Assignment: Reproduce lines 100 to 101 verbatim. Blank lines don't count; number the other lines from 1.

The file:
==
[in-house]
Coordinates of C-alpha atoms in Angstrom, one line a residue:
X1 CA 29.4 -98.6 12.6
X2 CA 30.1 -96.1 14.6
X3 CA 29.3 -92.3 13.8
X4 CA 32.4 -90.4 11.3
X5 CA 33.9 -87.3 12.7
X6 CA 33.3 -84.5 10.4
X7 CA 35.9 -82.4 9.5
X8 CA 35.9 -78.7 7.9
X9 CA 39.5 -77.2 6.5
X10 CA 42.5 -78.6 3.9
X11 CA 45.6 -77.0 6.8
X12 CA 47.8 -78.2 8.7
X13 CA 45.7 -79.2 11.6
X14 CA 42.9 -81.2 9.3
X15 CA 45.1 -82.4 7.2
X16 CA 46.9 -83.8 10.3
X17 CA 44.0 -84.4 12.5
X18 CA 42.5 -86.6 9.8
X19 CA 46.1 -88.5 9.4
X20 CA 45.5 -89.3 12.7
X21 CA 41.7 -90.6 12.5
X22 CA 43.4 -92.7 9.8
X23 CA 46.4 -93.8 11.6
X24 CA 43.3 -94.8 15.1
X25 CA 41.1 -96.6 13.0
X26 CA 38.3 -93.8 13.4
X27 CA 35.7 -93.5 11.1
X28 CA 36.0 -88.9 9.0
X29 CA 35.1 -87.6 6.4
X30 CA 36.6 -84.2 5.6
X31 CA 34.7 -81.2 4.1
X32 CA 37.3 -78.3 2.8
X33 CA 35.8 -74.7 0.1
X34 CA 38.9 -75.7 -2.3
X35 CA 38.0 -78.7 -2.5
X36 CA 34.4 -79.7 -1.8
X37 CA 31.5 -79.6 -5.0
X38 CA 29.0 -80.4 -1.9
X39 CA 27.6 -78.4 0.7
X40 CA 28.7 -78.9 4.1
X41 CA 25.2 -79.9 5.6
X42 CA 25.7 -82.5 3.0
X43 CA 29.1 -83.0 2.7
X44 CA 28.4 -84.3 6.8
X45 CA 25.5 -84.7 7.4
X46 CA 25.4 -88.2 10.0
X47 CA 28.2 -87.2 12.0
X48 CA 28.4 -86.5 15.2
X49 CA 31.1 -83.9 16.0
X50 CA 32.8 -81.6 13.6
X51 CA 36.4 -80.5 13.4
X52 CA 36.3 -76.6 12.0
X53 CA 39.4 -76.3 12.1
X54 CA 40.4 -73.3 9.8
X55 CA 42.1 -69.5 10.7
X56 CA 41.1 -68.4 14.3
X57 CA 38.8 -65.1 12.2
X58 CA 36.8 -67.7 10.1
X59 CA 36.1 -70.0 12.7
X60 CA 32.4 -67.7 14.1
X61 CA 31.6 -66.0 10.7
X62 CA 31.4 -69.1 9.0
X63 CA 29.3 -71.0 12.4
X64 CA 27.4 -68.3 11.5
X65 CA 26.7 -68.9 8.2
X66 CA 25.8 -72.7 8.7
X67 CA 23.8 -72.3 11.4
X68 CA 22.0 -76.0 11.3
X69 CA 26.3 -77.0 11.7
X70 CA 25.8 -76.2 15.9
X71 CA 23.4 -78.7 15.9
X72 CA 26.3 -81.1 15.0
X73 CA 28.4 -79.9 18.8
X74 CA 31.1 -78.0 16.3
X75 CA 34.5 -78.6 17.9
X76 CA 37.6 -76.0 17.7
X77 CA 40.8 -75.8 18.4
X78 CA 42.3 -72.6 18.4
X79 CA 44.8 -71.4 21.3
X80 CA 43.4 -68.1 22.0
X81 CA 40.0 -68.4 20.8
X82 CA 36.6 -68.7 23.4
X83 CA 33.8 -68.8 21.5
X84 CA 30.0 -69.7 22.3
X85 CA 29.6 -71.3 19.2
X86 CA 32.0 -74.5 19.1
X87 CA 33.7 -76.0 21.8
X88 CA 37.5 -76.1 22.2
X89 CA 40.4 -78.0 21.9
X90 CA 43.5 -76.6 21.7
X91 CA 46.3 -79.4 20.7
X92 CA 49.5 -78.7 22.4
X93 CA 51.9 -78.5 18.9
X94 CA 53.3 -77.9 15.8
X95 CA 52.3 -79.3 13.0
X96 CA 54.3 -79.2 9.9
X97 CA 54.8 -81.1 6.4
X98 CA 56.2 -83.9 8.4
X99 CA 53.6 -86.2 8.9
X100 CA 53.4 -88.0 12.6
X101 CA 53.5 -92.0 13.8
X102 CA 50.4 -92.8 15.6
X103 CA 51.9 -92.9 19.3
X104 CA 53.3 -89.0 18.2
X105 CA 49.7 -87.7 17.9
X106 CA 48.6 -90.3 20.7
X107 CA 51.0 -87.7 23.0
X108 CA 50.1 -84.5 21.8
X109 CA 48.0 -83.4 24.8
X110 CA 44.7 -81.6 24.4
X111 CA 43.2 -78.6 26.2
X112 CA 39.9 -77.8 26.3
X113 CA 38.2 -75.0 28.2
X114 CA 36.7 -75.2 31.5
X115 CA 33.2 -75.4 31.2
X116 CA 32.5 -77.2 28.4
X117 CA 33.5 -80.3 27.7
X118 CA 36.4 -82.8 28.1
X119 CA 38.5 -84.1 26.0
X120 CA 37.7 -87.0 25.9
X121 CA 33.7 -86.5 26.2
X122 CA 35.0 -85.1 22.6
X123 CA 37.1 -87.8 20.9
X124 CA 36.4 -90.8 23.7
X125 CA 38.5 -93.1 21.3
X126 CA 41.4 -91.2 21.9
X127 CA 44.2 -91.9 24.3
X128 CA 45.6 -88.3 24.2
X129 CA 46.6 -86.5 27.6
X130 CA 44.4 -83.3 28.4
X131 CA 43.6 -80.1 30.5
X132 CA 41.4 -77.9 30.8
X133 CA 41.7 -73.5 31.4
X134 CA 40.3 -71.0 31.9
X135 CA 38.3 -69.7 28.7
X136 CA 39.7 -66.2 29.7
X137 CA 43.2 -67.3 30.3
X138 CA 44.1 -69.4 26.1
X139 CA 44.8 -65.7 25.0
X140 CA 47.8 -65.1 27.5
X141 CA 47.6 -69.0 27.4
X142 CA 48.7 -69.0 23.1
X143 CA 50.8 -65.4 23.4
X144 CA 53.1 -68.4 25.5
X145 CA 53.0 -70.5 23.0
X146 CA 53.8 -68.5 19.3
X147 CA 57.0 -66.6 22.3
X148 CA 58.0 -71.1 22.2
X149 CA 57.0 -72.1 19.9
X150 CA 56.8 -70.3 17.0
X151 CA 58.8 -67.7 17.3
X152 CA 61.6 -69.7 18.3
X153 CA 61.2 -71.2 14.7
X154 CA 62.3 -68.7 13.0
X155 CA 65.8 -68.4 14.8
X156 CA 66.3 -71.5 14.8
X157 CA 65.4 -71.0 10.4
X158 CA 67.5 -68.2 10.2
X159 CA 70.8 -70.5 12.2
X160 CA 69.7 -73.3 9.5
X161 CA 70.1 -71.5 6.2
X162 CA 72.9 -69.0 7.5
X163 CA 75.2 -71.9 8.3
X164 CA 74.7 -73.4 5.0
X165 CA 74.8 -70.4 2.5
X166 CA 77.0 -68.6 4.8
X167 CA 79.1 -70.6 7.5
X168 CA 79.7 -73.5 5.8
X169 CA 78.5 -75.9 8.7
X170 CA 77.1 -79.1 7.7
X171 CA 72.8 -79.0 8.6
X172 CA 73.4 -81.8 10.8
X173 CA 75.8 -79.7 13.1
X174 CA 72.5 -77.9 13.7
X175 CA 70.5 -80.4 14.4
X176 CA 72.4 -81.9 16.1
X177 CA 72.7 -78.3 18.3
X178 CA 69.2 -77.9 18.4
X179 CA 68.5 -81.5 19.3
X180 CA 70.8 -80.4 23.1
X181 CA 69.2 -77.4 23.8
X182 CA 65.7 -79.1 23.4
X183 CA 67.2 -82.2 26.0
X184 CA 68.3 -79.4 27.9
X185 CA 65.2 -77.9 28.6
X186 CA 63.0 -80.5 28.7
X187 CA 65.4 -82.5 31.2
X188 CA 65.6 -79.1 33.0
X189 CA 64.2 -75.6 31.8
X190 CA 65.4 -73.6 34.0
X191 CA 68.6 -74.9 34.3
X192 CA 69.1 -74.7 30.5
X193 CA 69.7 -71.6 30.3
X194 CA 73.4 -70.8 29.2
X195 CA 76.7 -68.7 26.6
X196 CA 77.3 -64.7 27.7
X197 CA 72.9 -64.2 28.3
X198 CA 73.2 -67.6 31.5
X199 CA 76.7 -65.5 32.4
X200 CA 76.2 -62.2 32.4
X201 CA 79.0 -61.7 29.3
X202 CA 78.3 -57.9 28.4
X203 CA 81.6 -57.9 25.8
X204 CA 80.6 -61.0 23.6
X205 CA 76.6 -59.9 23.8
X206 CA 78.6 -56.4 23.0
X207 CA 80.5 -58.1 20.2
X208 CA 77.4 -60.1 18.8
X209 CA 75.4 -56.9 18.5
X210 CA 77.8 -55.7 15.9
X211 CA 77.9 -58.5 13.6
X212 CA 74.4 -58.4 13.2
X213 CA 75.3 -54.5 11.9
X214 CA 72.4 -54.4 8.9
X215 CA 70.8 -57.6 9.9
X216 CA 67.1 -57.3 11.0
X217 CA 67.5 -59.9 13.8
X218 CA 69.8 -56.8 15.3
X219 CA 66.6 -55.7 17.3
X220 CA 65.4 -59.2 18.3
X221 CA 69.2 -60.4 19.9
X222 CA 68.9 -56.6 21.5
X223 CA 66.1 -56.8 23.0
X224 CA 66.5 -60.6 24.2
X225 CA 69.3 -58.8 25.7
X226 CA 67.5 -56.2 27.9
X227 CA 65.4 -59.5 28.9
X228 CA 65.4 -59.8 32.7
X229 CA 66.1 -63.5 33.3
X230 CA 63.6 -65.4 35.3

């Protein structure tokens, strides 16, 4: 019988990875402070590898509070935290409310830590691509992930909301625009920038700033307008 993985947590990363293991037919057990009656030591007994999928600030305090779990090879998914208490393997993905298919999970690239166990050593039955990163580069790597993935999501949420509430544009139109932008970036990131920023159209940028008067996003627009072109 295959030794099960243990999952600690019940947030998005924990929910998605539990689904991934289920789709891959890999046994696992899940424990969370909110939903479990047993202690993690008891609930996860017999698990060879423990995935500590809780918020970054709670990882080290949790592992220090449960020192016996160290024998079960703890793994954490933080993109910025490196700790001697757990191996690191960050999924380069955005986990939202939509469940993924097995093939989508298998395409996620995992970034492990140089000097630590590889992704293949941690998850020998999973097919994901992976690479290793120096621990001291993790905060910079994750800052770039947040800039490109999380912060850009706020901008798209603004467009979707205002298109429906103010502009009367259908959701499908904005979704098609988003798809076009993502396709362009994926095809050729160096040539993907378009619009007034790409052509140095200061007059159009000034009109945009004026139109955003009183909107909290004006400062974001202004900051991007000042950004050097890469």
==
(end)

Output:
X98 CA 56.2 -83.9 8.4
X99 CA 53.6 -86.2 8.9